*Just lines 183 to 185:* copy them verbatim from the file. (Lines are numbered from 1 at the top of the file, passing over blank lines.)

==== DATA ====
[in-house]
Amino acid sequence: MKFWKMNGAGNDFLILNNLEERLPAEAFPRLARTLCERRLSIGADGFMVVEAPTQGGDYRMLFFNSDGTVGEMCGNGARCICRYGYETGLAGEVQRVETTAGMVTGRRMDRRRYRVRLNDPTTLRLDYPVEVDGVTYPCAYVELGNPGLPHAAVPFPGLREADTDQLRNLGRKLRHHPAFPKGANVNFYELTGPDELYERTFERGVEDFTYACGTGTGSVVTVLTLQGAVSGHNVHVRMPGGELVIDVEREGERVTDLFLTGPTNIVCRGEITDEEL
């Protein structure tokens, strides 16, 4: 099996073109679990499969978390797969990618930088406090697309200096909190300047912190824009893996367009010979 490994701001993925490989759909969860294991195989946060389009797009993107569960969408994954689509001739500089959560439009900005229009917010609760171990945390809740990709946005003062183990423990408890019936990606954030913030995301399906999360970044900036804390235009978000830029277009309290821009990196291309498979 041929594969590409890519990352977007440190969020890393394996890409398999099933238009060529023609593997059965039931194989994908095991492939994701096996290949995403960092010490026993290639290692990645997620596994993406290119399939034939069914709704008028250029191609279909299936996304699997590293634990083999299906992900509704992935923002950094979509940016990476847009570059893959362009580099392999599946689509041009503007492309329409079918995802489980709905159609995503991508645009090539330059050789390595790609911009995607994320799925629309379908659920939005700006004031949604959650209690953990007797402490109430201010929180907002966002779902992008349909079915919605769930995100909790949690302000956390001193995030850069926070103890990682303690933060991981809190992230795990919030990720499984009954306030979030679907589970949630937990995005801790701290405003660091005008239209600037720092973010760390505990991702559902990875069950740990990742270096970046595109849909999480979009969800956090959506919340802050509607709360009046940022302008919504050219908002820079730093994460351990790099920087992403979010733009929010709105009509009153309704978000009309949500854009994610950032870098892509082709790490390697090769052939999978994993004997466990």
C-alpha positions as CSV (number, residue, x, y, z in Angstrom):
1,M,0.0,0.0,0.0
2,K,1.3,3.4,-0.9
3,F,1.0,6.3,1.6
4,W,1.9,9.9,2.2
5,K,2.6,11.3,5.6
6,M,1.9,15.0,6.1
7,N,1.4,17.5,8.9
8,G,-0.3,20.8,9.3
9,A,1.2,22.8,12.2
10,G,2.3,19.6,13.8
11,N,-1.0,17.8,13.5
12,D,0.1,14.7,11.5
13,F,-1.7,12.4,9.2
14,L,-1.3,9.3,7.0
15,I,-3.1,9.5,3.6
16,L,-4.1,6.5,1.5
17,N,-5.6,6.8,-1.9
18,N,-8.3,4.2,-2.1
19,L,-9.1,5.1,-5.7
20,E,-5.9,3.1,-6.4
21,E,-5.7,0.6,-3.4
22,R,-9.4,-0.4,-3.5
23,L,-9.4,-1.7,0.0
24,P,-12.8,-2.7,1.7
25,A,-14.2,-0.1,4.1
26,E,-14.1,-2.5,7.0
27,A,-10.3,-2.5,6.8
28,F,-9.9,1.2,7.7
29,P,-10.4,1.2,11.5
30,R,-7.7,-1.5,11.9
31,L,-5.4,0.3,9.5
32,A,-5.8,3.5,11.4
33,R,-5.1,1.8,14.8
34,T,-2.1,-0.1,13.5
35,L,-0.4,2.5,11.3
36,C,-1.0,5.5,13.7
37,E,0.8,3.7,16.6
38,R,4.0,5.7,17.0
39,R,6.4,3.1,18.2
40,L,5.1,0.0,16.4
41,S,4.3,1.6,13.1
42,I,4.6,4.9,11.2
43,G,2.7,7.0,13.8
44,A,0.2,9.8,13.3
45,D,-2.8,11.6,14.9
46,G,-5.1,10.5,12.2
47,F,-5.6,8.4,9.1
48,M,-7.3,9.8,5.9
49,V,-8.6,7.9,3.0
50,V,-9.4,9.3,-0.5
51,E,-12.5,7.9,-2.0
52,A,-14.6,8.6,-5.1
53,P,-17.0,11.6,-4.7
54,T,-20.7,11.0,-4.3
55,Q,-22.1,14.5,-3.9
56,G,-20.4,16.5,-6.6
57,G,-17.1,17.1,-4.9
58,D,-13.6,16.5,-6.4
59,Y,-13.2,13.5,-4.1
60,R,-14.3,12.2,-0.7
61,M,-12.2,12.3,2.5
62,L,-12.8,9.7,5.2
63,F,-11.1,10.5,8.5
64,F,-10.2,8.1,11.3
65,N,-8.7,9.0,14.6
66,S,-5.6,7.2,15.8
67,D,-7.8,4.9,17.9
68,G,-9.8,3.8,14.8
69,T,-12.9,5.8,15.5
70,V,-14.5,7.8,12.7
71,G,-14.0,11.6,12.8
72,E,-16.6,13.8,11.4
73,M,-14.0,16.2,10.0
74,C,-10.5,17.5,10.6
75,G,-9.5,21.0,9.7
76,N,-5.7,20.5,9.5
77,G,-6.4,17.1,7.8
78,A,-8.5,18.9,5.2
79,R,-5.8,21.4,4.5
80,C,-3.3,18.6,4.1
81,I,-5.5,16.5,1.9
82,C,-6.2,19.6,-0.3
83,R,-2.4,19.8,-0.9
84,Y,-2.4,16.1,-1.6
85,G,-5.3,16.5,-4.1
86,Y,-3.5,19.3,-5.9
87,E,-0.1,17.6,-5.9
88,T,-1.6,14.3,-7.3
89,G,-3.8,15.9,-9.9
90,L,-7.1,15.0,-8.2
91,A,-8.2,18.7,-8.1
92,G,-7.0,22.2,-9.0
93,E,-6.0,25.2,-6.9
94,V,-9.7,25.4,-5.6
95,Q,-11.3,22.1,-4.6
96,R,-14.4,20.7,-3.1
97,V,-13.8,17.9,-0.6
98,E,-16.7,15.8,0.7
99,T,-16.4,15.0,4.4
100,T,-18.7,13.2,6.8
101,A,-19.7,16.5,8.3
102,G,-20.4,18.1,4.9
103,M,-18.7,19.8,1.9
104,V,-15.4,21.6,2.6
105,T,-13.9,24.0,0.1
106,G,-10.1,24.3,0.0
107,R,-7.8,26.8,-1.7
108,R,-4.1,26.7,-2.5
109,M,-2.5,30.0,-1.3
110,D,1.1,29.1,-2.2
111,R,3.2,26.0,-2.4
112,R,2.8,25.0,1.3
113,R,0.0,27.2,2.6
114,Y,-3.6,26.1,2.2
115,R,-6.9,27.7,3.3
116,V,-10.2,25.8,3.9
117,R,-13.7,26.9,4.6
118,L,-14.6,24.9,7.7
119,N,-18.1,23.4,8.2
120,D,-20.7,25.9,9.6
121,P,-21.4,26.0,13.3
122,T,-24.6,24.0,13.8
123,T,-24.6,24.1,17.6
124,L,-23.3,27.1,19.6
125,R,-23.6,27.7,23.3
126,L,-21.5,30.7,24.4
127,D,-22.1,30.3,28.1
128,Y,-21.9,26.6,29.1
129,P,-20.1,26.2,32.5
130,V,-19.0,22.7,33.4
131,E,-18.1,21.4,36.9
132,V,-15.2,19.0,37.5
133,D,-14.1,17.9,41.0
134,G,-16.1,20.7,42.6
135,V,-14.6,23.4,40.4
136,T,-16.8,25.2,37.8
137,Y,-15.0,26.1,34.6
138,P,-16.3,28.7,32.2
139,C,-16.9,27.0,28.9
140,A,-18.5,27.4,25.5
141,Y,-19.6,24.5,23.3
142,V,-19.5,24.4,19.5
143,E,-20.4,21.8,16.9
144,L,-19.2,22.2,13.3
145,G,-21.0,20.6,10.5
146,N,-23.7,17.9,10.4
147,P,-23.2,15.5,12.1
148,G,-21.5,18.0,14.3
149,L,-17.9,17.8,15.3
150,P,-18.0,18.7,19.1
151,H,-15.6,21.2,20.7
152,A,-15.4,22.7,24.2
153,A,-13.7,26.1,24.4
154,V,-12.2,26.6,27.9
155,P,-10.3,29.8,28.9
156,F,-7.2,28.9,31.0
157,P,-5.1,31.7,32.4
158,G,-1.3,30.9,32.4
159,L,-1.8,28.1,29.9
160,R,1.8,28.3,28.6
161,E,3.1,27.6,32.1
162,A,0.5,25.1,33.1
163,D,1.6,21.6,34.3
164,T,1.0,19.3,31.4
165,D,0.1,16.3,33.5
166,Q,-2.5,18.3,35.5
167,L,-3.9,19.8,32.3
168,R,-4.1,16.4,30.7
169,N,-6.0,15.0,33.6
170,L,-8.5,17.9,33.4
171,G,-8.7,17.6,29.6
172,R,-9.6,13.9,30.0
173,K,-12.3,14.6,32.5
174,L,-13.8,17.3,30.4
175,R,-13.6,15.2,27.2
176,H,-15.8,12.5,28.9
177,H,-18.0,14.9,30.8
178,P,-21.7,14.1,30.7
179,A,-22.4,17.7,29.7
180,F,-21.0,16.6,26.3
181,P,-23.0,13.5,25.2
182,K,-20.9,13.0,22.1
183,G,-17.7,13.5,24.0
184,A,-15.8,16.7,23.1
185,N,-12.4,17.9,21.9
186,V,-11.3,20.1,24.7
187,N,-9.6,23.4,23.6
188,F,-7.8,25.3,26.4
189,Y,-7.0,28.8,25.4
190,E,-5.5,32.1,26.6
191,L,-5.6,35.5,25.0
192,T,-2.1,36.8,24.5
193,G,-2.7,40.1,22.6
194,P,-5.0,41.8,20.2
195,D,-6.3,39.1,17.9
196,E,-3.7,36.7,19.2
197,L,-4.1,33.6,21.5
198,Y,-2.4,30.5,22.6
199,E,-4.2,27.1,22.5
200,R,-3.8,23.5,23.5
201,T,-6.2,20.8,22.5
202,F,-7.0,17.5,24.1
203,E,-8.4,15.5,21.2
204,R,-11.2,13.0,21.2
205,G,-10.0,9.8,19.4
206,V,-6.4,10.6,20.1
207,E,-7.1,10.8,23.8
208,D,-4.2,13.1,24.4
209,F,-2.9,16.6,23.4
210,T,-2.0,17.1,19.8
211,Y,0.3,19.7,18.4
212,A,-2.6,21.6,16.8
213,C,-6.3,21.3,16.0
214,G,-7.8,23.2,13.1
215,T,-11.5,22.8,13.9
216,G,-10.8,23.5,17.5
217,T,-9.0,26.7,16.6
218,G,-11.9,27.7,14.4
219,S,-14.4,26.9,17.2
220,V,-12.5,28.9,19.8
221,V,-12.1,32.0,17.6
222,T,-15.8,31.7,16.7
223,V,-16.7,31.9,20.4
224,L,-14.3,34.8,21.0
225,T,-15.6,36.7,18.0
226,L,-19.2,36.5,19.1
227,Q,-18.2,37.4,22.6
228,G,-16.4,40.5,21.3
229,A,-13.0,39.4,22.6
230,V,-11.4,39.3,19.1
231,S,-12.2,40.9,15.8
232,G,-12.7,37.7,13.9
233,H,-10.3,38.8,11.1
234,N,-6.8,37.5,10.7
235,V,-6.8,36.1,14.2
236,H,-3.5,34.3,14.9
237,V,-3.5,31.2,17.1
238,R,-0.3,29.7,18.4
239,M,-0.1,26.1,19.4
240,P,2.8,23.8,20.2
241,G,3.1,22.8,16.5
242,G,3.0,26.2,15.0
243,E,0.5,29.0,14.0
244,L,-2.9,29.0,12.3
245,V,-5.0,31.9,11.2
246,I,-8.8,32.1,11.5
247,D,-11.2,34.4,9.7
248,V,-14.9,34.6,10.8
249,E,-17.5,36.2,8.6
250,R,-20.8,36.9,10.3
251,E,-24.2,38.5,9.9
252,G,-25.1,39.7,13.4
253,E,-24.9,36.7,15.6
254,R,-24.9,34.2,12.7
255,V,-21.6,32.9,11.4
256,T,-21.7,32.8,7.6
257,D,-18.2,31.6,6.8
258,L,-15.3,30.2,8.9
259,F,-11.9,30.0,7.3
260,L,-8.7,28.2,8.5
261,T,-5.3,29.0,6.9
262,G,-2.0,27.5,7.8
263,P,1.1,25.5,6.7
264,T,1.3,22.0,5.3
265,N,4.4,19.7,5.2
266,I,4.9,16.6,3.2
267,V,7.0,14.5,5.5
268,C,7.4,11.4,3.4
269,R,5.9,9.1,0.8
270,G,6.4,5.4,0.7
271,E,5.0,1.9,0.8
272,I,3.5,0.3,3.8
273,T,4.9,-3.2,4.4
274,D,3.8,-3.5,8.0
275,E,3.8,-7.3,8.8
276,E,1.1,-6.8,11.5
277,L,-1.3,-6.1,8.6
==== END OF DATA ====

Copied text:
179,A,-22.4,17.7,29.7
180,F,-21.0,16.6,26.3
181,P,-23.0,13.5,25.2